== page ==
Jul 29, 2009

The Best Meat in Town

I love food dive joints. I look for them wherever I'm at - Fuengirola, Manila, Chicago, Paris, Tortola. The soul of any city could be found where the masses eat. Plastic chairs, tacky placemats, poor lighting, off the beaten path locations.

I remember this Vietnamese dive my sister and my Mom took us in Hong Kong. It is located in a shabby alleyway near Lan Kwai Fong. We walked up this narrow wooden stairway, single file, maneuver our way pass rows of black hair diners cramped like new turf in the front room, duck underneath exposed pipes, before finding our way to our table located next to the one closet size bathroom. I can literally hear every trickle of pee from where I sat. But that damn house "ketchup rice" was to die for! I'll even flush the toilet for you. It was that good.

Closer to home, El Granjero (formerly El Ganadero) on the intersection of Bridge and Lane on the west side of the Grand river is my kind of dive. Most of the Mexican restaurants in the city are more American and Tex-Mex than authentic Mexican. I discovered this restaurant several years ago when only the hispanics came here. But I couldn't forget the carne asada burrito I ordered filled with sauteed onions, lettuce,tomatoes, chiles, fresh avocado and accompanied with a side of sauteed green onions. Their salsa is freshly made and quite addicting. My Mom (who lives in Paris) and sister (who lives in Hong Kong) also swears by this place.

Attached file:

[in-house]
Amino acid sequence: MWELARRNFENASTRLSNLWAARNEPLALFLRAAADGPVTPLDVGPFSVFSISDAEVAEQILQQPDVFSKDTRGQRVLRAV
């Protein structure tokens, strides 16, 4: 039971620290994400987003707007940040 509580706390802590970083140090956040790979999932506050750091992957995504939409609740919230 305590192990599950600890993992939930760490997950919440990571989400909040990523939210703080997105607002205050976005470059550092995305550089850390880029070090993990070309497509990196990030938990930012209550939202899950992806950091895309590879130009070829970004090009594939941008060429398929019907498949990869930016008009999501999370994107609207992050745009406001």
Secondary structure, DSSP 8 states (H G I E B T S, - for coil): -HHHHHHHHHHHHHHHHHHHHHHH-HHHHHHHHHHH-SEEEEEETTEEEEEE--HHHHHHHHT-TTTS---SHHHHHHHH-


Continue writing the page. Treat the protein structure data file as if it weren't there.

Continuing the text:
A Mexican-American friend of mine from the Zapopan, Mexico, Grand Rapids Sister City Committee, Arturo Armillo, invited me to join him for lunch this afternoon. I told him that I wanted him to take me to his favorite Mexican dive. And sure enough, we landed right here at the El Granjero. Great minds (and appetite's) think alike.

Former waitress, Mercedes Lopez, of Mexico City,
is now the owner of El Granjero.

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